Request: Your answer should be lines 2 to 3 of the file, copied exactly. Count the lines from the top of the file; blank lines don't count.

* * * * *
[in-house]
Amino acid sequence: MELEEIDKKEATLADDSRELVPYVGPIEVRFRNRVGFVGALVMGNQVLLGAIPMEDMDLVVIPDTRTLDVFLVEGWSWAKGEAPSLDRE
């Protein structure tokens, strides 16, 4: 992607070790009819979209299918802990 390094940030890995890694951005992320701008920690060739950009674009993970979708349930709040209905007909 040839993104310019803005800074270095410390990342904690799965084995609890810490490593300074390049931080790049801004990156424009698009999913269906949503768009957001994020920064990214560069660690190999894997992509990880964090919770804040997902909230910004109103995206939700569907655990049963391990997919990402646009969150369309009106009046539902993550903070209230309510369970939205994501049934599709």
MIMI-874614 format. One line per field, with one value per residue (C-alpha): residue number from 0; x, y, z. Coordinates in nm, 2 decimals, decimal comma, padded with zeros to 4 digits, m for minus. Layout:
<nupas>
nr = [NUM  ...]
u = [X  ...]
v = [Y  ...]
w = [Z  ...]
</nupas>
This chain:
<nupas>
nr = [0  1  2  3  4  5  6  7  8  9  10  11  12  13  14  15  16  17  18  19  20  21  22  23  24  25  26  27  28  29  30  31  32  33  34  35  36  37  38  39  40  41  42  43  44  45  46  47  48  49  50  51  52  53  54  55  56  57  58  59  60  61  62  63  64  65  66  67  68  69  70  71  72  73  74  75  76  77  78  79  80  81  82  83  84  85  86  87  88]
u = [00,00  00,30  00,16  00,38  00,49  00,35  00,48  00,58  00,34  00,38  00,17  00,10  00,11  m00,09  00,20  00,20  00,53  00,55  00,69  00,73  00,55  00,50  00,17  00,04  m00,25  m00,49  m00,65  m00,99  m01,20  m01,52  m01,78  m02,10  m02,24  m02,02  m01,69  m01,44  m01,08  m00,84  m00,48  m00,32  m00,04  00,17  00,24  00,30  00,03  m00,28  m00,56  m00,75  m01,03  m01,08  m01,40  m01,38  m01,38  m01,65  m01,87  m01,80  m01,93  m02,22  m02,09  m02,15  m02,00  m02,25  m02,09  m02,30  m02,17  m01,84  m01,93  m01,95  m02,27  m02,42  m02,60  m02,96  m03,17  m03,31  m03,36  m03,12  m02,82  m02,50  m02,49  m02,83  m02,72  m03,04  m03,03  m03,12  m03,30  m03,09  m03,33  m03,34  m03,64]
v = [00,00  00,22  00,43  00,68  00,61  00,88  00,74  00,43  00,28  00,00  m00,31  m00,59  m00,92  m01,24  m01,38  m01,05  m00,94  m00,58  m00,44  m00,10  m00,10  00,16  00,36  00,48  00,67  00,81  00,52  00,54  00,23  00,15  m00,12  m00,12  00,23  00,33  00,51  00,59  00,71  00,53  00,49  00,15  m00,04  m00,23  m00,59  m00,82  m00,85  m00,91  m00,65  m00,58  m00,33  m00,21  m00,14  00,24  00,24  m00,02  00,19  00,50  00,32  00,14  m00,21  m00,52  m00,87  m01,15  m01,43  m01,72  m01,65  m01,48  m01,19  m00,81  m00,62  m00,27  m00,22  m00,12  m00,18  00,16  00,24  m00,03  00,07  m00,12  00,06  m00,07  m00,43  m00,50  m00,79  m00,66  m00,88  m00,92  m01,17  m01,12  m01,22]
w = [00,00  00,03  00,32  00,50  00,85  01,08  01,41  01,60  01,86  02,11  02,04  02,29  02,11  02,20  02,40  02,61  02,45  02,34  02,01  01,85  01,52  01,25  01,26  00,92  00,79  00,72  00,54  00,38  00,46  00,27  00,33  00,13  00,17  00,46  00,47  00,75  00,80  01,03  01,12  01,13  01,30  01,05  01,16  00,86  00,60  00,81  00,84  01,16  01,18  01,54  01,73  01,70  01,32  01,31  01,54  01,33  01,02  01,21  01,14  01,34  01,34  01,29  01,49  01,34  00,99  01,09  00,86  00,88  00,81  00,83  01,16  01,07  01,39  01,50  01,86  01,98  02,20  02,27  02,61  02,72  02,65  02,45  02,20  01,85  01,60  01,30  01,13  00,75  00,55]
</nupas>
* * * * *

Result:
Amino acid sequence: MELEEIDKKEATLADDSRELVPYVGPIEVRFRNRVGFVGALVMGNQVLLGAIPMEDMDLVVIPDTRTLDVFLVEGWSWAKGEAPSLDRE
């Protein structure tokens, strides 16, 4: 992607070790009819979209299918802990 390094940030890995890694951005992320701008920690060739950009674009993970979708349930709040209905007909 040839993104310019803005800074270095410390990342904690799965084995609890810490490593300074390049931080790049801004990156424009698009999913269906949503768009957001994020920064990214560069660690190999894997992509990880964090919770804040997902909230910004109103995206939700569907655990049963391990997919990402646009969150369309009106009046539902993550903070209230309510369970939205994501049934599709």